An embellishment, I learned, is an exaggeration or glorification of the simple truth to bring a story to life. Not full-grown lies, but tiny white ones, bursting through the soil of harsh truth and budding above fallow ground. These additions bring sparkle to a story like shimmering sequins hand-stitched to a basic Mardi Gras gown. They transform a sluggish truth to the cadence of a marching band. They soar like a bright-colored balloon caught up in strong winds.


My father detested fiction or the slightest deviance from facts. A man of few words, he taught me to tell the truth, and punished me when I didn’t. To say he was stressed years before that word soared to the top of the charts describes his hidden anxieties. Assuming that he worried about basics like housing and food was true—a major concern during those Great Depression years. Perhaps he would have agreed with a simple nod if someone had said he showed no excitement at my birth. Yet none of these statements enhance a story.

The listener in a story-telling session, or the reader engrossed in a biography, wants to know my father’s reaction to unexpected twins born twenty-five years after his first child, almost a year after his first grandchild. They want to hear his words when he first saw two identical babies sleeping on a single pillow. Long after my father died, I asked my older siblings about his attitude at that surprise. I wanted to know what he said.


One of my older brothers remembered many of our father’s words but interchanged the corresponding events. One sibling insisted that that our religious father’s spoke a similar mantra for every financial crisis. One sister, a fifteen-year-old present at the birth and with a sharp memory in later years, discounted the others with her version. If you were reading the story about surprise twins, the last of nine children, which quote you would attribute to our father, whether true, false, or embellished?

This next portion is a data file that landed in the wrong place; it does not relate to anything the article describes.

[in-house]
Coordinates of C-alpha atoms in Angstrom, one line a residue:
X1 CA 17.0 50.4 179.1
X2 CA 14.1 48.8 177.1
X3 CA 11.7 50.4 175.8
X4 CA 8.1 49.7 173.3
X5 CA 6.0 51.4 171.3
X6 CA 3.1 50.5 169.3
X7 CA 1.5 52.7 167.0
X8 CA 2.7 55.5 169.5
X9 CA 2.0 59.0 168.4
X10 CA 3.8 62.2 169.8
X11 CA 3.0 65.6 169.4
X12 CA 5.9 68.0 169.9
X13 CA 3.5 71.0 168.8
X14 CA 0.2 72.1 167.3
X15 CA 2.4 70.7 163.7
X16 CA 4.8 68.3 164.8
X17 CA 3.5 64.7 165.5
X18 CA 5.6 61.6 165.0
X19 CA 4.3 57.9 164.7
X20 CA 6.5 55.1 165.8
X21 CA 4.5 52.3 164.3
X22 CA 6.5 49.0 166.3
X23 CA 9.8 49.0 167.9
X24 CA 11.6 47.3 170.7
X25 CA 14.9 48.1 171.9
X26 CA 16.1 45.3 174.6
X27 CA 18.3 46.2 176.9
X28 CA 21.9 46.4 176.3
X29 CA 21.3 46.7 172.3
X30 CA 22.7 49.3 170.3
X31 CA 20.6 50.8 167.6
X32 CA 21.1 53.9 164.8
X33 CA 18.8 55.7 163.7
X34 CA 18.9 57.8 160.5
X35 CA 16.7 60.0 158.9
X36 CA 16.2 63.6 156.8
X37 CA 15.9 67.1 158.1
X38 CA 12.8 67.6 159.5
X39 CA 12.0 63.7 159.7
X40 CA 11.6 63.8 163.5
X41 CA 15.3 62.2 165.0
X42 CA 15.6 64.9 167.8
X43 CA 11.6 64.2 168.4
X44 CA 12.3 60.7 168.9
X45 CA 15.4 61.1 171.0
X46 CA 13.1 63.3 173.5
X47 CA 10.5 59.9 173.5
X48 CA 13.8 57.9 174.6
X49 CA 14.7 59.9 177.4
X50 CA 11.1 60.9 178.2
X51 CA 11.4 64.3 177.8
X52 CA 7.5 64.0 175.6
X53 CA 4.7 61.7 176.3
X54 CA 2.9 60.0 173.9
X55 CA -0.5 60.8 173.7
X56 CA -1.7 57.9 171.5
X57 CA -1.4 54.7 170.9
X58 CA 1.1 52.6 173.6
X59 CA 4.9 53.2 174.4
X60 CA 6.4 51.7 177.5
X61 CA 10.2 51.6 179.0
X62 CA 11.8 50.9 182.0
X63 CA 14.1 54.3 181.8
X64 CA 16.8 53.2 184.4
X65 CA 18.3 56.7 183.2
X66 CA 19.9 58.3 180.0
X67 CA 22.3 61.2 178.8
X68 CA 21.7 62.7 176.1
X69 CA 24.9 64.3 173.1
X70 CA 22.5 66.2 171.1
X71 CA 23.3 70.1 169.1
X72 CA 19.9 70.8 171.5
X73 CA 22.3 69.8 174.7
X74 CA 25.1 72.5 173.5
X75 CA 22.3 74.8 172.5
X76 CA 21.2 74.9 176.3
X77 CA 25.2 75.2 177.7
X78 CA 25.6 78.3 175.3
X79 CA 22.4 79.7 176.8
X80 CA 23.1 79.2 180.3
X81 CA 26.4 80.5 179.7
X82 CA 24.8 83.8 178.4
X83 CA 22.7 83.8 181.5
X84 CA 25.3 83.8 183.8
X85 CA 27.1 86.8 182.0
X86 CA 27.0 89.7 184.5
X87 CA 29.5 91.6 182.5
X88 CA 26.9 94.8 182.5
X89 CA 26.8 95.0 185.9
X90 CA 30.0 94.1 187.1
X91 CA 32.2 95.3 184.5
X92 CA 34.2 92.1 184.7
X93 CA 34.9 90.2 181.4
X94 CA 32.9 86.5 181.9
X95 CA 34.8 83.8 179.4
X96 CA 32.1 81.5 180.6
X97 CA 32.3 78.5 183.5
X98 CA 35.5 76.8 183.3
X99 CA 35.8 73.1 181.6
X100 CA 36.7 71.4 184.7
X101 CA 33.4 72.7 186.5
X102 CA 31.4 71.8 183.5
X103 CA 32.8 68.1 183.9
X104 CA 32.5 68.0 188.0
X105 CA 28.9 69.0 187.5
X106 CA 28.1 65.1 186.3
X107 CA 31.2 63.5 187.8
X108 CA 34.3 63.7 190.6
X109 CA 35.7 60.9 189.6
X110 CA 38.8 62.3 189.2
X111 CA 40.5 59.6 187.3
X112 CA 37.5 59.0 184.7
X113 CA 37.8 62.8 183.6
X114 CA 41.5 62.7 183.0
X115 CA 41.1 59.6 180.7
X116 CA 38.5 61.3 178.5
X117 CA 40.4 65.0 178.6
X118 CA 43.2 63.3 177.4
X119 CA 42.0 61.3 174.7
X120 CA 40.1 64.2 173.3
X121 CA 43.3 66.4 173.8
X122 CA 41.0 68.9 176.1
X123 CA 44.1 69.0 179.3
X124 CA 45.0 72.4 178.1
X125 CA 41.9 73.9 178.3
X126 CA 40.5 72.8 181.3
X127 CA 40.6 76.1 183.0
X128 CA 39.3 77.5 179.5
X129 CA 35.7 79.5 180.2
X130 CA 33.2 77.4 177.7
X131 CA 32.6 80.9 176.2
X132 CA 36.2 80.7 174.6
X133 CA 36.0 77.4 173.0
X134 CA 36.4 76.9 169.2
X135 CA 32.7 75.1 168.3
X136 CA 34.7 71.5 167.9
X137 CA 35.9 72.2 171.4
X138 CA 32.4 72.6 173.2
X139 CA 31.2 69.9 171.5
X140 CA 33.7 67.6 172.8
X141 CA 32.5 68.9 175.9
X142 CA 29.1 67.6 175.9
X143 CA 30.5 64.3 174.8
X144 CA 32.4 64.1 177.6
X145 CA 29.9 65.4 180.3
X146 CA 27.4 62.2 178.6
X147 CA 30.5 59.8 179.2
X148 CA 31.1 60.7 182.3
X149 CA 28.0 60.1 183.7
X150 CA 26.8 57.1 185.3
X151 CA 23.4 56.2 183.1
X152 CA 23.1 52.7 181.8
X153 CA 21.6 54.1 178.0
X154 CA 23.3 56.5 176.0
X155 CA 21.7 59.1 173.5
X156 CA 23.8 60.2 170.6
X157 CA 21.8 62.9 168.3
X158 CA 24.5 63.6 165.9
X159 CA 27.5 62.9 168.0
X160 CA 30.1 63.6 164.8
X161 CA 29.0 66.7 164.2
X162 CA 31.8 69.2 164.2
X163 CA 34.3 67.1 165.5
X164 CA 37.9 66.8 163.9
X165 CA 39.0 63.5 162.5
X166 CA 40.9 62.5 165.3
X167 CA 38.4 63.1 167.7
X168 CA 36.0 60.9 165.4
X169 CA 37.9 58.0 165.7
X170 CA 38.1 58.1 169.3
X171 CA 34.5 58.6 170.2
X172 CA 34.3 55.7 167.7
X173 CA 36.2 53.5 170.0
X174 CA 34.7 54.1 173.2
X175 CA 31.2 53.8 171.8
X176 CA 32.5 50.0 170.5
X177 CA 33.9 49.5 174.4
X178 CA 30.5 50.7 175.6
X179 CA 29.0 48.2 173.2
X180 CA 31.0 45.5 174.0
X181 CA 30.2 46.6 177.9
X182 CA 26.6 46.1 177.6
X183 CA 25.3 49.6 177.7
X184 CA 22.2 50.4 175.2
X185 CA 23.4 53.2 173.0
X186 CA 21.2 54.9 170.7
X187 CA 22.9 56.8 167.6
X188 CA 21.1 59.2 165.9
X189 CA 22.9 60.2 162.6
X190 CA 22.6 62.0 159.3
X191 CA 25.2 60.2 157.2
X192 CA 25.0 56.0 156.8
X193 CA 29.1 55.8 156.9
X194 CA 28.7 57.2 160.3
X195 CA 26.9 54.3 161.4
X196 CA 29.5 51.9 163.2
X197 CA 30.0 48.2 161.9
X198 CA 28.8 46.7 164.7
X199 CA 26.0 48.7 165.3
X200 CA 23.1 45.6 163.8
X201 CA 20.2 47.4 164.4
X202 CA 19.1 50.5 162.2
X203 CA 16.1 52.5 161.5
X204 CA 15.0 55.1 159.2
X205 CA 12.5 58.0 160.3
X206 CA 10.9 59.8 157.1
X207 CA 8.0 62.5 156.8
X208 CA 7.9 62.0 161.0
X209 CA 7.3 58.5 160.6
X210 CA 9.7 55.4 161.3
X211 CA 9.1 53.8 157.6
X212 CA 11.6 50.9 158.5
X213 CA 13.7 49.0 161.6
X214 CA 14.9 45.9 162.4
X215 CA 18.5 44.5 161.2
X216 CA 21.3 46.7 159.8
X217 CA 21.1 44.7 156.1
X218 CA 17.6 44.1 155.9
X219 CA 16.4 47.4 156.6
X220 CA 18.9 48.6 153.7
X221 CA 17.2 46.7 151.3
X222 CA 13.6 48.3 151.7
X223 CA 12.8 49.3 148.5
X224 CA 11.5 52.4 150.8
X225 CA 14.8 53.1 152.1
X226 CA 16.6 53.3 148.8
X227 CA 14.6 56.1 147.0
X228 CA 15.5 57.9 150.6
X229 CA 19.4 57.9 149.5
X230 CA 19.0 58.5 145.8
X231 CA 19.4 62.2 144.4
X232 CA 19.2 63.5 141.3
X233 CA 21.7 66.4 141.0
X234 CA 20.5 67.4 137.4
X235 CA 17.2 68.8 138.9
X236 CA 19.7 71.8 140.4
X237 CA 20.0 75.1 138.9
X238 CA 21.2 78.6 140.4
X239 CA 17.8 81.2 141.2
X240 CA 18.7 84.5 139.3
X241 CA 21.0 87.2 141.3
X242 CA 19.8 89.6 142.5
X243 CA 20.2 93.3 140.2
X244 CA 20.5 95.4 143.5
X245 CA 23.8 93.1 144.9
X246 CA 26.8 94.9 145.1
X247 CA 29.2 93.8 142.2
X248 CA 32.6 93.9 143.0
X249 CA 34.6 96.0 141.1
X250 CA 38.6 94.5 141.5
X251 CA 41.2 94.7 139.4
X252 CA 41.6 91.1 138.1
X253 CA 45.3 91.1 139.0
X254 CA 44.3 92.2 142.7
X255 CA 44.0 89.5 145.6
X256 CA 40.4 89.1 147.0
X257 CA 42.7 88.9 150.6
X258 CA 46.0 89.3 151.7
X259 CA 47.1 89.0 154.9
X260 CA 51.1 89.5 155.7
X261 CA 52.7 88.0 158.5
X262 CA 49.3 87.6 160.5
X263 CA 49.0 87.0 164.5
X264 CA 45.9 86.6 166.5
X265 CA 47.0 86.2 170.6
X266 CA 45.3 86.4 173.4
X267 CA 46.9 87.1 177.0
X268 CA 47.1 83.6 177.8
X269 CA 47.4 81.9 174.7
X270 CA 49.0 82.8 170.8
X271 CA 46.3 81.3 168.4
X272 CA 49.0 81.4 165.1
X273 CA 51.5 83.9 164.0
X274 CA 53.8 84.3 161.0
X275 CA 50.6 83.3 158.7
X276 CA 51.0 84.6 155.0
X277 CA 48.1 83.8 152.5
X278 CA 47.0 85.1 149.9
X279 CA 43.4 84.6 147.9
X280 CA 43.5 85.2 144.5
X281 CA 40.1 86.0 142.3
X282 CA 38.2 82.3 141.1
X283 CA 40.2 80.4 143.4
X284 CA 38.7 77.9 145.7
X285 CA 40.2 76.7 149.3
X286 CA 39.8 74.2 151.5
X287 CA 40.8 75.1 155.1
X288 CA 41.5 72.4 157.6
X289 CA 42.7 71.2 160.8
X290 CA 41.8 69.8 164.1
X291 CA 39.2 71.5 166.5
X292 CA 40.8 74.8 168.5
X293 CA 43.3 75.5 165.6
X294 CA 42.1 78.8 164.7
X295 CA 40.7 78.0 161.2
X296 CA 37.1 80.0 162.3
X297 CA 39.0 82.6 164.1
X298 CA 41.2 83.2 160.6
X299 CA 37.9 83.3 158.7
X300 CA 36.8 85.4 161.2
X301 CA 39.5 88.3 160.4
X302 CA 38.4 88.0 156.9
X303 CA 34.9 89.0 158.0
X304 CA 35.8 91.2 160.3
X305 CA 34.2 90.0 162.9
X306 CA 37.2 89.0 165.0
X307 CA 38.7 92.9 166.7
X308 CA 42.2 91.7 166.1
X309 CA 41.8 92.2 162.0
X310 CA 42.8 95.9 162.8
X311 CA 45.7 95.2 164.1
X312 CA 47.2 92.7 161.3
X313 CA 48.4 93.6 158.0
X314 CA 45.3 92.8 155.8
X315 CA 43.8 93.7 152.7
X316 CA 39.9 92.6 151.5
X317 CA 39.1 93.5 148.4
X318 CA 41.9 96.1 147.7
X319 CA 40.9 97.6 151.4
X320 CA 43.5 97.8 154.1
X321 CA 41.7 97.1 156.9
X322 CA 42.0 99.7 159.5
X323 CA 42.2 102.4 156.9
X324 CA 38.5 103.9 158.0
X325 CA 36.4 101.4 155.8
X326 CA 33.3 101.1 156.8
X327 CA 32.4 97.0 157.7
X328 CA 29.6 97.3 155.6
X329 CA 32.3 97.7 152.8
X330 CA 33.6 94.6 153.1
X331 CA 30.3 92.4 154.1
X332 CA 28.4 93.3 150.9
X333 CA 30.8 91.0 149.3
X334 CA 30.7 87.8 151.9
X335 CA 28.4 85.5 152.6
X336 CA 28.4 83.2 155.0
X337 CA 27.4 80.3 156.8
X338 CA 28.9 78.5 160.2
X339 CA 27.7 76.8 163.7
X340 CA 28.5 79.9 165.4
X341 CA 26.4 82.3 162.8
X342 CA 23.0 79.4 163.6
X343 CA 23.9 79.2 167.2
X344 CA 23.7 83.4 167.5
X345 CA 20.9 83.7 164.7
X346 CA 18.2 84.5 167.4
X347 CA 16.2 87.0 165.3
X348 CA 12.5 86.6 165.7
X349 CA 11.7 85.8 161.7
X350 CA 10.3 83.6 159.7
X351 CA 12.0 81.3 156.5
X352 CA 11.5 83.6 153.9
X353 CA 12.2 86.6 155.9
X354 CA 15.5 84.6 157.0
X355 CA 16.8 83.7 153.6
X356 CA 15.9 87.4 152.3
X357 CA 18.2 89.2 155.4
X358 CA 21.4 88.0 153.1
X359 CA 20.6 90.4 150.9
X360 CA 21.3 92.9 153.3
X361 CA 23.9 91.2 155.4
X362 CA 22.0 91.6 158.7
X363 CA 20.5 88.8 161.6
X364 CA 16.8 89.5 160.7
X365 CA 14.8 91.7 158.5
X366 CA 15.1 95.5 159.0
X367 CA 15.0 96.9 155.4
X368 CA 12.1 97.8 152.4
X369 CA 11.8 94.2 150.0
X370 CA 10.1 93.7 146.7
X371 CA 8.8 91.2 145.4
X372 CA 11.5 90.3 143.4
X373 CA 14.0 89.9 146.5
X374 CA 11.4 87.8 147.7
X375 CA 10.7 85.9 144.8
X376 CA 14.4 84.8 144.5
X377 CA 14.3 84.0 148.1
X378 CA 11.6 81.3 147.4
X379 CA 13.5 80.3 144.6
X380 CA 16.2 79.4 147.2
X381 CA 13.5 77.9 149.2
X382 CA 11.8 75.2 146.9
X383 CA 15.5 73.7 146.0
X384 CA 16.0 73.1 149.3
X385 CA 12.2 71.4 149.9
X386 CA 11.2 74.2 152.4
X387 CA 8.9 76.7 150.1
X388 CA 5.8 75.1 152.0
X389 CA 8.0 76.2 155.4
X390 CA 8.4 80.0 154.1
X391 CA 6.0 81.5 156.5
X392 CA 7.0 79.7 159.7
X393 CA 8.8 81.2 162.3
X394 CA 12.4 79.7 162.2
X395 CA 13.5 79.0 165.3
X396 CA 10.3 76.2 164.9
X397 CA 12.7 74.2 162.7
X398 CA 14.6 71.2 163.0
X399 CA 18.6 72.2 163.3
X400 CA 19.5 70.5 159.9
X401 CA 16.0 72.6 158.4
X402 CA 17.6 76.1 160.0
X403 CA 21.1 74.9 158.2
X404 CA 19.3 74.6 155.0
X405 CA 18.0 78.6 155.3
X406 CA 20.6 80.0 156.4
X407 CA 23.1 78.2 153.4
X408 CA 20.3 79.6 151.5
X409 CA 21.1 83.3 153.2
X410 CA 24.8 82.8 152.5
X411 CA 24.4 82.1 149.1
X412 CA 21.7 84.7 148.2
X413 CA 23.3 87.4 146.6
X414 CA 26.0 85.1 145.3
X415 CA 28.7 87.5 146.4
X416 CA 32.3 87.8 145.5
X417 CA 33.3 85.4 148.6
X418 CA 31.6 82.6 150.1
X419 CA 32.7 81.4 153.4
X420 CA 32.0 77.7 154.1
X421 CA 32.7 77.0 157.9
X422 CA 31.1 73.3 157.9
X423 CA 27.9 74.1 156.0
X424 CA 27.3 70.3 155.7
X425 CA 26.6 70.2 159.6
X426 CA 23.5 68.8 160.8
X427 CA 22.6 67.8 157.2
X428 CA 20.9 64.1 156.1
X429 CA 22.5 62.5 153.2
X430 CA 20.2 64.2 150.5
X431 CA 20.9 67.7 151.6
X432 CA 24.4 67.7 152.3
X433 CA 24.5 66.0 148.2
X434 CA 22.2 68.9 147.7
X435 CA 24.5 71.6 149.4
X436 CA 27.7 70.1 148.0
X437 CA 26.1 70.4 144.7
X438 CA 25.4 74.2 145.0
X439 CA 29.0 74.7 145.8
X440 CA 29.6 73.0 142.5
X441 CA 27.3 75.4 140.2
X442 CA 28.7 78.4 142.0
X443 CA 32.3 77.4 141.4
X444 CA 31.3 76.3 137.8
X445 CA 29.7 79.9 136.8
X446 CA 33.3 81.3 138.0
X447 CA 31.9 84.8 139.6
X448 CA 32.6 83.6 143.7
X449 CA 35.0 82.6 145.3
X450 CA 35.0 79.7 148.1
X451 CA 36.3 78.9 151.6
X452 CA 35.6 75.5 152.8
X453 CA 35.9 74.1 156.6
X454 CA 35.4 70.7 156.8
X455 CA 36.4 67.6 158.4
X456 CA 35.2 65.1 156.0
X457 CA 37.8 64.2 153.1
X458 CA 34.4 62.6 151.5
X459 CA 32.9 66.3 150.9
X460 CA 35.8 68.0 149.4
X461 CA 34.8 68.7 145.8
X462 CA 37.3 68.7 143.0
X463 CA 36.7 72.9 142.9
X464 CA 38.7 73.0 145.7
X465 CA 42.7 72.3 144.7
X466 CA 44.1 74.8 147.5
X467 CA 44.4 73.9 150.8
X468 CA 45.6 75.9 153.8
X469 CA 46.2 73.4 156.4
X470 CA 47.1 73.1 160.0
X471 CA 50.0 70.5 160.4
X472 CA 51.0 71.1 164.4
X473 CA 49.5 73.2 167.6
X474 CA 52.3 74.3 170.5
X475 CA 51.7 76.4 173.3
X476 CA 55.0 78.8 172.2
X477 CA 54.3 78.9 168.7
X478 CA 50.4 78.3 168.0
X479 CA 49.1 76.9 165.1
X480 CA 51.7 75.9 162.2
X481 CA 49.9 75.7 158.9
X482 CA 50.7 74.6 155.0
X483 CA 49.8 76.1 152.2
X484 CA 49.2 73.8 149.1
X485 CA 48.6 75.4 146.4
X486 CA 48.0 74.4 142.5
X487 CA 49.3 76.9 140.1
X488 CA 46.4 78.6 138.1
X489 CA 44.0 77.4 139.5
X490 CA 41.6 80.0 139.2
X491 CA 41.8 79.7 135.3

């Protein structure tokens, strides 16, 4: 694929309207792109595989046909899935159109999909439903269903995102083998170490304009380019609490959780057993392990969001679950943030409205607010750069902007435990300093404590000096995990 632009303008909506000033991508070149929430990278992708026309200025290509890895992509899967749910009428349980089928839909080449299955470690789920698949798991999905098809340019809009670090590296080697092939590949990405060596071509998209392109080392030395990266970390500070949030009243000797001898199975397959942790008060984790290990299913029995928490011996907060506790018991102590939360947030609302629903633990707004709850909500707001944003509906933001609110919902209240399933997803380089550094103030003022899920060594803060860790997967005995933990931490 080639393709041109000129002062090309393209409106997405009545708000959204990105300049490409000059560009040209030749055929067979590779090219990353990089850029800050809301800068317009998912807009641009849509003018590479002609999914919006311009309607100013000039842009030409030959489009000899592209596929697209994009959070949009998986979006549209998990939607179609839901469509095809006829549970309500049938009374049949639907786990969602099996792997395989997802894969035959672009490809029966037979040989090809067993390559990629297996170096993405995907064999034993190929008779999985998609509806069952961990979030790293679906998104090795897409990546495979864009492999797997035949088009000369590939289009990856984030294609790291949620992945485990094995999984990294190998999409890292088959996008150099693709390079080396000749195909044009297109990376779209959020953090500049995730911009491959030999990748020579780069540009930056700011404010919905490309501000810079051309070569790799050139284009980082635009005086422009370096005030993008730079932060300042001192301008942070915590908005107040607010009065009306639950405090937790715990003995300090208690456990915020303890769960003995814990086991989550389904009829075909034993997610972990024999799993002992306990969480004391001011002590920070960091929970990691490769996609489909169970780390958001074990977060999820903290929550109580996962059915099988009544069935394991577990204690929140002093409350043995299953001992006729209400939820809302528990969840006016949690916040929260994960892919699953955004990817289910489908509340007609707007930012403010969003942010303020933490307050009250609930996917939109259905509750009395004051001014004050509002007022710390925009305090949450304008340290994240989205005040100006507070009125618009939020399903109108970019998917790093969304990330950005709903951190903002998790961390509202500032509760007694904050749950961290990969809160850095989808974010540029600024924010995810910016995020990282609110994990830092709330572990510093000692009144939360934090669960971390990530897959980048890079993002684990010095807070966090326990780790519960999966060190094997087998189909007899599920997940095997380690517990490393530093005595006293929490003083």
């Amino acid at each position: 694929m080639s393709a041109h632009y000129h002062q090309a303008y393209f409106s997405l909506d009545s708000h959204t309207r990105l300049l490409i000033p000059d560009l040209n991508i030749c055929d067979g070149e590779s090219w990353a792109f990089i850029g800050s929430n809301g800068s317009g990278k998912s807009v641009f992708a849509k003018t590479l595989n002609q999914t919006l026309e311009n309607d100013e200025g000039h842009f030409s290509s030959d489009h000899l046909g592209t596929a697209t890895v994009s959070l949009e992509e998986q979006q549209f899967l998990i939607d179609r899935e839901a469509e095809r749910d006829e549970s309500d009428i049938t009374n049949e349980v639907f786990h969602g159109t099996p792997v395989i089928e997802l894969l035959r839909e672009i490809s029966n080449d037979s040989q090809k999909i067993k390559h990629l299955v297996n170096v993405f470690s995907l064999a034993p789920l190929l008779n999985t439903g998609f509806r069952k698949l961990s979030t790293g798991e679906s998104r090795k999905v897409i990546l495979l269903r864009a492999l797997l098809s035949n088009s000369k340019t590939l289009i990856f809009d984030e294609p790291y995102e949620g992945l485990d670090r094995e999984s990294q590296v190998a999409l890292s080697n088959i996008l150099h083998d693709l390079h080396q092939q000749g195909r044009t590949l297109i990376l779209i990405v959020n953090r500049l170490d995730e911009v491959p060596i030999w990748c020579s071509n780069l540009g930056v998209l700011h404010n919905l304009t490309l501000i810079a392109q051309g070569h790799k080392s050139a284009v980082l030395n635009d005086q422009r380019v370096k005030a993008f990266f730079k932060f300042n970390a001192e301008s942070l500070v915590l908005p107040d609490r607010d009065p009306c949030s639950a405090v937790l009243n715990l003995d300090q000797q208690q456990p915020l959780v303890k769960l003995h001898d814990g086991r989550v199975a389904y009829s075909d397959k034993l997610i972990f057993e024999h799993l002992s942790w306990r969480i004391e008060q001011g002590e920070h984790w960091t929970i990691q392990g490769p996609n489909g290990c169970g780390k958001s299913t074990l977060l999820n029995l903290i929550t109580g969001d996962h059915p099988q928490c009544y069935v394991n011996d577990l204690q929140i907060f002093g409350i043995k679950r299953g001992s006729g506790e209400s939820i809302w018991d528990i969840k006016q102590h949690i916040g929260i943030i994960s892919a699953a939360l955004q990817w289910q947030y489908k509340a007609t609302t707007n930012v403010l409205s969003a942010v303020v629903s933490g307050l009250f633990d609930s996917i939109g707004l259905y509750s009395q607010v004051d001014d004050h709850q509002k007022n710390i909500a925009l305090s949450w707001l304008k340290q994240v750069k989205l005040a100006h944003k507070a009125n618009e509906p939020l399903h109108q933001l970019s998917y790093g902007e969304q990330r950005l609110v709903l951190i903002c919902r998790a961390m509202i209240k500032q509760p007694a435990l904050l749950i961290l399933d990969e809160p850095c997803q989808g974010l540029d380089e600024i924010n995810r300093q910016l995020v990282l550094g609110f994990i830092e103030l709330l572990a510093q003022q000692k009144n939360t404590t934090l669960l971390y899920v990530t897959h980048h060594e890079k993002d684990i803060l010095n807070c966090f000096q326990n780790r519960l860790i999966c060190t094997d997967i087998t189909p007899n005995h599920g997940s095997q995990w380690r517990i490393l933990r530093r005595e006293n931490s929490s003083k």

1. “We’ll make do.”
  2. “Two more mouths to feed.”
  3. “The Lord will provide.”

Post your reply in Comments and tell me why.


Violet Carr Moore, author and editor, helps writers attain their publication dreams. Along the way, she weaves her legacy with pearls of wisdom and mystic moments.


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The Thought Police

Livermore Civic Center Library

Winston Smith, George Orwell’s main character in 1984, a futuristic novel published in 1949, defies “Big Brother” who sees every move Winston makes in Oceania. The telescreen monitors his heartbeats, emotions, and thoughts. One evening he finds a small corner in his flat where he escapes and writes his musings in one of the last blank, bound journals that escaped destruction when the world went paperless. He shapes his destiny when he uses ink, not pencil, to record his thoughts on quality cream-colored, pages.